2022 Johnson Prize and Fogelson Prize Winners Announced
Awards recognize scholarly accomplishments in thesis projects by students in the Masters Program in Social Sciences.
By Sarah Steimer
The Earl S. and Esther Johnson Prize and Raymond D. Fogelson Prize recognize outstanding Master of Arts theses, honoring young scholars for their work in social science research. The winners of each prize receive a $1,000 award.
Raymond D. Fogelson Prize
The Fogelson Prize — presented in honor of Raymond D. Fogelson, a leading expert in Southeast ethnology — is awarded for the best MA thesis in the ethnological and historical sciences.
Tori Gross (chair), Dawn Herrera, Julius Jones, Lily Xiao-Lei Huang, Claire Watson, and Marshall Kramer, each a preceptor in MAPSS, served as the selection committee.
Faculty reader: Robert Richards, Morris Fishbein Distinguished Service Professor, Departments of History and Philosophy
“The thesis is the most effective and convincing I have read in this year’s cohort, and it is among the few MA papers that is equally successful at marshaling primary sources and in speaking to a larger interpretive debate,” says Richards’s preceptor John McCallum, the Earl S. Johnson Instructor in History. “This is one of the best theses I have read in MAPSS and it compares favorably with work by students who have gone on to PhD study at Harvard, Yale, Princeton, and other peer departments.”
C.A.R. Hawkins Lewis
Faculty Reader: Ryan Jobson, Neubauer Family Assistant Professor, Department of Anthropology of Anthropology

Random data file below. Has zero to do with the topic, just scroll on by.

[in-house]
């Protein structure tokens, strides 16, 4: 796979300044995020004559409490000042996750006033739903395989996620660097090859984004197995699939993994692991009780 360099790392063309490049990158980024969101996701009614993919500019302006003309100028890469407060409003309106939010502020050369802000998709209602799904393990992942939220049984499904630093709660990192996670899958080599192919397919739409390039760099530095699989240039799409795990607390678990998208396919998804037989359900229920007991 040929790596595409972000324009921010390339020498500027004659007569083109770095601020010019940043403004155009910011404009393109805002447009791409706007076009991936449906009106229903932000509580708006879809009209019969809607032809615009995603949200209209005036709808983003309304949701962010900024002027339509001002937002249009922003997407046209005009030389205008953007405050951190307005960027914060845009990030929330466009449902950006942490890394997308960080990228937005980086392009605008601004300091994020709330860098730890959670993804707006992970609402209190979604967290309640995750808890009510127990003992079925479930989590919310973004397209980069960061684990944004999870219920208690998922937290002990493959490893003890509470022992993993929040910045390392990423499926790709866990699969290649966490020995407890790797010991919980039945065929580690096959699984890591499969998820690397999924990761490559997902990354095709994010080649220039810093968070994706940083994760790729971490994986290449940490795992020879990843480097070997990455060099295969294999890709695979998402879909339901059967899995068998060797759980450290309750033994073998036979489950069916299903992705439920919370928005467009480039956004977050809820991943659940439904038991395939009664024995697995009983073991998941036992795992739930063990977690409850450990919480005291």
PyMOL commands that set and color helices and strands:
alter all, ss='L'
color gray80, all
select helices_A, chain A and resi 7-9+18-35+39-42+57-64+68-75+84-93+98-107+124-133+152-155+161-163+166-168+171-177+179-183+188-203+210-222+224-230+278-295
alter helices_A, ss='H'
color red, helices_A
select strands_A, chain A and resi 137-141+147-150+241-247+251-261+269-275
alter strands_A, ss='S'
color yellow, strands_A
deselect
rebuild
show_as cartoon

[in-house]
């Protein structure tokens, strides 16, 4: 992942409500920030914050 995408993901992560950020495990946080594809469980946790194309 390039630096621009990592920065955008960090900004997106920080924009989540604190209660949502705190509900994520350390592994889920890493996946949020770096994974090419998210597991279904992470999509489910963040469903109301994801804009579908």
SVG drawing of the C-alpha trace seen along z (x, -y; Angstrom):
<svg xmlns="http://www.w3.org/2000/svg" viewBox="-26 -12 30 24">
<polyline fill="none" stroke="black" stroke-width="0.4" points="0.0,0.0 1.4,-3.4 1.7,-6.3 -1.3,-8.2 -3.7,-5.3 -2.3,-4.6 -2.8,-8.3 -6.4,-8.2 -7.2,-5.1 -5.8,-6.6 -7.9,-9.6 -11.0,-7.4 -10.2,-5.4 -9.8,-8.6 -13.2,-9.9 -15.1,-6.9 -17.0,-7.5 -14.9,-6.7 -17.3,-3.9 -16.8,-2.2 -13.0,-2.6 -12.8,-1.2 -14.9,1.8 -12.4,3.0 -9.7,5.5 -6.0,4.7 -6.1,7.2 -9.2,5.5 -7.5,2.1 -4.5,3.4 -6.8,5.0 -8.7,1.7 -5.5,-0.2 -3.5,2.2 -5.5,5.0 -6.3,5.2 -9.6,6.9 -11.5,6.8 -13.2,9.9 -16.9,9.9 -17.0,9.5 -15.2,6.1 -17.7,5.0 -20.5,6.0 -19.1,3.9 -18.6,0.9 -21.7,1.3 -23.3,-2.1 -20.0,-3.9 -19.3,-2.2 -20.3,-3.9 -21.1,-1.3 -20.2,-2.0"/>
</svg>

In discussing the work of this thesis, Lewis’ preceptor, Ella Wilhoit, says, “Hawkins is a deeply knowledgeable, insightful, self-motivated scholar, who has clearly demonstrated the unusual talent of excavating, distilling, and interweaving complex strands of theory.”
Earl S. and Esther Johnson Prize
The Johnson Prize — established in the memory of the founder and long-time Director of the Masters of Arts Program in the Social Sciences, Earl S. Johnson — is presented to two individuals with papers that best combine high scholarly achievement with concern for humanistic aspirations and the practical applications of the social sciences. The prize committee is charged to particularly note the paper’s explicit or implicit public policy implications. This year, Amit Anshumali (Chair), John McCallum, Ella Wilhoit, Marshall Jean, Kyla Bourne, Ruben Barron and Brianne Painia, each a MAPSS preceptor, served.
Faculty Reader: Alan Kolata, Bernard E. and Ellen C. Sunny Distinguished Service Professor, Department of Anthropology
“Daniel is an extremely talented writer who has managed to support several compelling arguments with a myriad of evidentiary sources, all in a tightly and logically structured narrative,” says Ella Wilhoit, Muras’s preceptor.
Faculty reader: Elisabeth Clemens, William Rainey Harper Distinguished Service Professor, Department of Sociology
“His is an exceptionally fine thesis, framed by literature and engaged with contemporary scholarship,” says Clemens.